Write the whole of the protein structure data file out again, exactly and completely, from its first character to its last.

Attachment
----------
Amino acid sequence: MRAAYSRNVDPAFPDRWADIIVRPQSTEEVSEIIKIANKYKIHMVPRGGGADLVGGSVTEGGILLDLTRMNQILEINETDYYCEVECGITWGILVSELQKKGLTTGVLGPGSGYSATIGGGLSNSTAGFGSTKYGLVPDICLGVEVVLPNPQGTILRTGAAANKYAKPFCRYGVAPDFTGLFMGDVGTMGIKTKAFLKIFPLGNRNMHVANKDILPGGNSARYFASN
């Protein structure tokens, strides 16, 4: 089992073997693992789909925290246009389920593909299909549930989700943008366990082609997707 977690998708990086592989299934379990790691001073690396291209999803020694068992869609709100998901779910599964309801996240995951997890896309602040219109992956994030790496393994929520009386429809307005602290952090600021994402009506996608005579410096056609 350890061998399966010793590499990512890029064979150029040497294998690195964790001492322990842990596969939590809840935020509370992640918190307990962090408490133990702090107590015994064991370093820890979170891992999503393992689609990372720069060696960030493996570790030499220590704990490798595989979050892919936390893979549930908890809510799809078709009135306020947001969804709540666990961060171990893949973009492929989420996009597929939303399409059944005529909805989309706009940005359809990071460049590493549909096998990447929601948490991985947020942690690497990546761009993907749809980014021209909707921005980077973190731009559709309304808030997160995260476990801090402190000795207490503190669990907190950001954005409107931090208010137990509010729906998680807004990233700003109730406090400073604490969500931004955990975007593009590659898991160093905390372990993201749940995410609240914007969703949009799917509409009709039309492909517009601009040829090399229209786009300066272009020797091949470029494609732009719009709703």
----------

Amino acid sequence: MRAAYSRNVDPAFPDRWADIIVRPQSTEEVSEIIKIANKYKIHMVPRGGGADLVGGSVTEGGILLDLTRMNQILEINETDYYCEVECGITWGILVSELQKKGLTTGVLGPGSGYSATIGGGLSNSTAGFGSTKYGLVPDICLGVEVVLPNPQGTILRTGAAANKYAKPFCRYGVAPDFTGLFMGDVGTMGIKTKAFLKIFPLGNRNMHVANKDILPGGNSARYFASN
């Protein structure tokens, strides 16, 4: 089992073997693992789909925290246009389920593909299909549930989700943008366990082609997707 977690998708990086592989299934379990790691001073690396291209999803020694068992869609709100998901779910599964309801996240995951997890896309602040219109992956994030790496393994929520009386429809307005602290952090600021994402009506996608005579410096056609 350890061998399966010793590499990512890029064979150029040497294998690195964790001492322990842990596969939590809840935020509370992640918190307990962090408490133990702090107590015994064991370093820890979170891992999503393992689609990372720069060696960030493996570790030499220590704990490798595989979050892919936390893979549930908890809510799809078709009135306020947001969804709540666990961060171990893949973009492929989420996009597929939303399409059944005529909805989309706009940005359809990071460049590493549909096998990447929601948490991985947020942690690497990546761009993907749809980014021209909707921005980077973190731009559709309304808030997160995260476990801090402190000795207490503190669990907190950001954005409107931090208010137990509010729906998680807004990233700003109730406090400073604490969500931004955990975007593009590659898991160093905390372990993201749940995410609240914007969703949009799917509409009709039309492909517009601009040829090399229209786009300066272009020797091949470029494609732009719009709703």